Thursday, October 29, 2020

Sony 33-Sensor Concept Car

NikkeiAsia: "I believe the next megatrend [after mobile phones] will be mobility," said Sony Chairman and President Kenichiro Yoshida as he unveiled the Vision-S concept car at the CES tech show in the U.S. in January.

The Vision-S will have 33 sensors, including image sensors, a Sony specialty. Izumi Kawanishi, Sony's SVP who is shepherding development of the car, said the sensors "give passengers and pedestrians a sense of security thanks to the 360-degree vision it provides."

NikkeiAsia says that Sony controls about 70% of the global market for the image sensors used in smartphone cameras, but its share for automotive image sensors is only 9%. The Vision-S is an exploratory effort by the company as it taps into a market led by ON Semi. According to NikkeiAsia, ON Semi has been producing automotive image sensors for over 50 years (since 1970?) and controls 45% of the market.

Sony and Omnivision Receive US License to Supply Sensors to Huawei

Nikkei reports that Sony and Omnivision have been granted licenses by the U.S. government to resume some shipments to China's Huawei.

"What we learned was that some... image sensor related suppliers are receiving some licenses from the U.S. government as those components are viewed as less related to cybersecurity concerns, and Sony is among those who received approval," an unnamed chip industry executive told Nikkei Asia.

Wednesday, October 28, 2020

Light Launches Clarity, Better than LiDAR

 Light Co. announces its automotive 3D depth Clarity platform:

"Lidars do a great job, but they don’t do the whole job. Their range is often limited to ~250 meters. Class 8 trucks need at least 400+ meters to come to a complete stop, safely. Lidar as well as monocular camera-based systems can get confused as to whether they’re seeing a person painted on the side of a truck or an actual person.

Clarity is a camera-based perception platform that’s able to see any 3D structures in the road from 10 centimeters to 1000 meters away — three times the distance of the best-in-class lidar with 20 times the detail."


There is nothing else like the Clarity platform with its combination of depth range, accuracy, and density per second. It enables a new generation of vehicles that can be made safer, without having to compromise on cost, quality, or reliability,” said Prashant Velagaleti, Chief Product Officer of Light. “Rather than only minimizing the severity of a collision, having high fidelity depth allows any vehicle powered by Clarity to make decisions that can avoid accidents, keeping occupants safe as well as comfortable.” 


Sony Reports 1% Decrease in Image Sensor Sales, Reduces Forecast

Sony reports its quarterly results and updates on its image sensor business:


  • FY20 Q2 sales decreased slightly year-on-year to 307.1 billion yen and operating income significantly decreased 26.5 billion yen to 49.8 billion yen.
  • FY20 sales are expected to decrease 40 billion yen to 960 billion yen and operating income is expected to significantly decrease 49 billion yen to 81 billion yen.
  • Even accounting for the decrease in operating income in FY20, we expect the difference between the total of operating cash flow and investing cash flow for the segment over the three fiscal years begun April 1, 2018 to be positive.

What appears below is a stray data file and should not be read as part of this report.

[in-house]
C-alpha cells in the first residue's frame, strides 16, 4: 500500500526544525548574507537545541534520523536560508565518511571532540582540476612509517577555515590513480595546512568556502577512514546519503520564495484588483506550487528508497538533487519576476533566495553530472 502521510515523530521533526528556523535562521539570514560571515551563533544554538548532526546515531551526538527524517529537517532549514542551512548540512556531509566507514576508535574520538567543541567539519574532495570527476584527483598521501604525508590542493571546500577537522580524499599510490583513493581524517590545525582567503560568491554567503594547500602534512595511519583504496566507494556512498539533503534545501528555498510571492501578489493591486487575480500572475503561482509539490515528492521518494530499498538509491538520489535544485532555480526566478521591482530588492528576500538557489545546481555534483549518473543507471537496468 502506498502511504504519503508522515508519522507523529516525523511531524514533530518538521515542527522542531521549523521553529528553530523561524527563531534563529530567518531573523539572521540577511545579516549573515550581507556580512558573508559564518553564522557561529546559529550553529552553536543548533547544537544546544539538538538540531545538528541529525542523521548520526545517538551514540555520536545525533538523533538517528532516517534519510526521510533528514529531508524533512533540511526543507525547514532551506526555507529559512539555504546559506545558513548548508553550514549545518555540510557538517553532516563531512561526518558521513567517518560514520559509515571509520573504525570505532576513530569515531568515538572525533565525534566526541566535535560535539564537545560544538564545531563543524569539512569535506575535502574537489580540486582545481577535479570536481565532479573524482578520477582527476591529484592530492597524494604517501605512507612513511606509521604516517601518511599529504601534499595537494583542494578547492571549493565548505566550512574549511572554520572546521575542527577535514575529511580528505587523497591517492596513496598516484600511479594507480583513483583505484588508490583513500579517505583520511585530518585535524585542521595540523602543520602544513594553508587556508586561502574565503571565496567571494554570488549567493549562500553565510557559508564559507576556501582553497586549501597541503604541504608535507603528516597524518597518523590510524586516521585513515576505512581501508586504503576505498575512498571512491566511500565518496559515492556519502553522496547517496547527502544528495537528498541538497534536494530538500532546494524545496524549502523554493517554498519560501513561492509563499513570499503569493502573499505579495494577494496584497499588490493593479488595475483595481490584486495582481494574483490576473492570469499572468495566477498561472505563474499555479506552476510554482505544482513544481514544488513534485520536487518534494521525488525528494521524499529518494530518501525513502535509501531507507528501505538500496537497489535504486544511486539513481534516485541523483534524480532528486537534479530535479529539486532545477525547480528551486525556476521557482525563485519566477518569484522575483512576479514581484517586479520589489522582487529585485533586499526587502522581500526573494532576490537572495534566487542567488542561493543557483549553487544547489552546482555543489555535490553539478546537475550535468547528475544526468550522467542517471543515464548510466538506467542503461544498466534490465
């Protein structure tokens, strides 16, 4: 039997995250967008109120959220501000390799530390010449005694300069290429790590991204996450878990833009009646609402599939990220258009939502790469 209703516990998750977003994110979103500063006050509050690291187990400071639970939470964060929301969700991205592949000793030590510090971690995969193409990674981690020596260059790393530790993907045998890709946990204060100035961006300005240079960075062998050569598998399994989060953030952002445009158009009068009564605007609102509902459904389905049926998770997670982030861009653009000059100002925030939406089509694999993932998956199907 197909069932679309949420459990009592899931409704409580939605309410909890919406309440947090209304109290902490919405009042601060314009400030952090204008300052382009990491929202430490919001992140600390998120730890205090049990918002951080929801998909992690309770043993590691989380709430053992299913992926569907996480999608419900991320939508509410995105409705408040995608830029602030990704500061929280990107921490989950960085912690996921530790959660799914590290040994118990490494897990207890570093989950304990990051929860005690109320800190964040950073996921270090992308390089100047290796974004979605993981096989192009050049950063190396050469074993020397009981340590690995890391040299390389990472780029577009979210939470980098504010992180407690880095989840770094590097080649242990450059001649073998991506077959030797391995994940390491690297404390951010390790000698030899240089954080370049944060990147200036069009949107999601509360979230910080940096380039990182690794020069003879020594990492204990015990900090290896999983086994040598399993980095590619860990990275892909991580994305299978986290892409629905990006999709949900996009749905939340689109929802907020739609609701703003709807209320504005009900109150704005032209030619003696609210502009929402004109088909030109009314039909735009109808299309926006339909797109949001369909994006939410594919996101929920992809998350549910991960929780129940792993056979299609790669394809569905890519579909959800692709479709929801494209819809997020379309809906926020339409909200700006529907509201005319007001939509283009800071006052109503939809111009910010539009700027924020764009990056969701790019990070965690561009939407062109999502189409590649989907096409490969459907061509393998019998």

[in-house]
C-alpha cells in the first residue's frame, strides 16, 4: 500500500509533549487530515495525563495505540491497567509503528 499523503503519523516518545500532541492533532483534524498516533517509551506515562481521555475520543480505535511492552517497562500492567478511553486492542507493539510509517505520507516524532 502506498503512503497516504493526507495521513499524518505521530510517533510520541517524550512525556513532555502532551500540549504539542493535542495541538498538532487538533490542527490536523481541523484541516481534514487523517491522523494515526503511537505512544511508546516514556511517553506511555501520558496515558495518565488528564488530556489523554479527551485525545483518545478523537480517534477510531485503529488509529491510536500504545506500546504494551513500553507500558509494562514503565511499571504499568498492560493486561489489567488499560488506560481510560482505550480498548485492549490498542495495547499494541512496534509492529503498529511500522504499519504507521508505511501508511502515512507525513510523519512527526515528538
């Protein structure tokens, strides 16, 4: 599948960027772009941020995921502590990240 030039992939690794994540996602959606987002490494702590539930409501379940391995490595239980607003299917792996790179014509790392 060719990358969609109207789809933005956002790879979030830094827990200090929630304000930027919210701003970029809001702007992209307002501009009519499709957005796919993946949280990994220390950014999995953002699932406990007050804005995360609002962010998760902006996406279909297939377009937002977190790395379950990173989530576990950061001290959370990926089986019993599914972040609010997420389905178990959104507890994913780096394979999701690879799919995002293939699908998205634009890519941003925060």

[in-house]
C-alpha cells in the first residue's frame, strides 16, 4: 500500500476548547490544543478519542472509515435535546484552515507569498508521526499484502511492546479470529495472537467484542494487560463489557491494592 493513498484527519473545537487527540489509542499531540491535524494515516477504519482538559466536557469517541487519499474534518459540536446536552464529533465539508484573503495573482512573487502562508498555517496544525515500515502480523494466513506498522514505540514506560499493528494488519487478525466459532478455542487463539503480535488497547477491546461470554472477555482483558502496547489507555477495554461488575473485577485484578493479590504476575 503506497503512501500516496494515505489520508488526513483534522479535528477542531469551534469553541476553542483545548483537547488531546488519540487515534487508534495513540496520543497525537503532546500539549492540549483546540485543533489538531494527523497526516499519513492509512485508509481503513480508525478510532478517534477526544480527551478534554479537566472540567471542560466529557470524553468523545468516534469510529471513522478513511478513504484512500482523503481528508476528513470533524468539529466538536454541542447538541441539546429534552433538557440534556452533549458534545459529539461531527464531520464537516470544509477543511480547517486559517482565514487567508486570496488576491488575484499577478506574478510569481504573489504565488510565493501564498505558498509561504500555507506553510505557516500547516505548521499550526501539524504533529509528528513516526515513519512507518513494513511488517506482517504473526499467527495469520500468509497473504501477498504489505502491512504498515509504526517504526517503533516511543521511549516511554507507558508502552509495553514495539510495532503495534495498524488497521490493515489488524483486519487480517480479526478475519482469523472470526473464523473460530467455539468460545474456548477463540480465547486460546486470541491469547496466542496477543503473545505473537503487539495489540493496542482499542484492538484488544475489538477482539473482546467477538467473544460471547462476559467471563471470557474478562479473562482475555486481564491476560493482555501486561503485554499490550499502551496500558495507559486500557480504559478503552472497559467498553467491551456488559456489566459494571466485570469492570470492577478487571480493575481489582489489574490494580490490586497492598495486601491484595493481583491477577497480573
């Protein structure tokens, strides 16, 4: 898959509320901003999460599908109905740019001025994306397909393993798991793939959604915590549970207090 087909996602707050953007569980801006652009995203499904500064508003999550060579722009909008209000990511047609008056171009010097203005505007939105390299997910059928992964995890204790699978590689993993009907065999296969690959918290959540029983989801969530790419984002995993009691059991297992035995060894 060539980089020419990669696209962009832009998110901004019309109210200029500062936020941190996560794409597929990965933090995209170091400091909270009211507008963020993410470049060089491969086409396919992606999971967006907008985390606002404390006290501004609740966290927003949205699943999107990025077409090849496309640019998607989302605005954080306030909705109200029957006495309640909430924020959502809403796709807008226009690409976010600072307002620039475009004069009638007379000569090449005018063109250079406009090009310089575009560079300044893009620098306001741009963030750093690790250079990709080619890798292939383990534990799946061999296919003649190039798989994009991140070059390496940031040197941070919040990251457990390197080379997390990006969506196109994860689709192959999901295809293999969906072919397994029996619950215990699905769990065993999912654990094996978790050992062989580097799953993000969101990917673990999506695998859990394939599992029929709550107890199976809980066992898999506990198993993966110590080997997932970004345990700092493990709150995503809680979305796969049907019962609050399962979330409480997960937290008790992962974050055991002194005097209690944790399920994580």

• Pursuant to export restrictions announced by the U.S. government on August 17, 2020 we terminated product shipments to a certain major Chinese customer [Huawei - ISW] as of September 15, 2020.
  • The forecast disclosed today for the second half of this fiscal year does not include any shipments to that customer.
  • In addition, the operating income for the quarter includes an approximately 17.5 billion yen write-down of finished goods and work-in-progress inventory for that customer recorded at the end of September.
  • Based on this situation, we are further revising the business strategy, as I explained at the previous earnings announcement, from the perspective of capital expenditures, research and development and customer base.
  • We are further postponing the timing of capital expenditures, with cumulative capital expenditures for the three fiscal years begun April 1, 2018 expected to be reduced 40 billion yen from the approximately 650 billion yen I explained last time.
  • We do not think it is prudent to prematurely reduce research and development spending because we want to meet the needs of a wide range of smartphone customers, as well as maintain and increase our future technological competitive advantage.
  • We have had some success expanding and diversifying our customer base for FY21. The financial impact on our business in FY20 is limited, but we think it is possible to recapture, in FY21, a large portion of the market share, on a unit basis, we lost this fiscal year.
  • However, we expect that it will take a long time for other customers to follow the trend to higher-functionality and larger die-sized smartphone cameras that the Chinese customer [Huawei - ISW] was leading. Thus, we expect the substantial recovery of profitability driven by these high value-added products to take place in the fiscal year ending March 31, 2023 (“FY22”).
  • By recapturing market share in FY21 through an increase in sales of commodity sensors, and by recouping our business profitability in FY22 through more high valueadded products, we aim to return the mobile image sensor business to growth.
  • In addition, there is no change to our mid-to long-term strategy of growing our business through expansion of applications that use edge AI and 3D sensing capabilities, as well as through starting up automotive sensors in earnest.
Reuters reports that Huawei was Sony’s second-largest image sensor customer after Apple, accounting for about 20% of its $10b in sensor revenue, according to analyst estimates.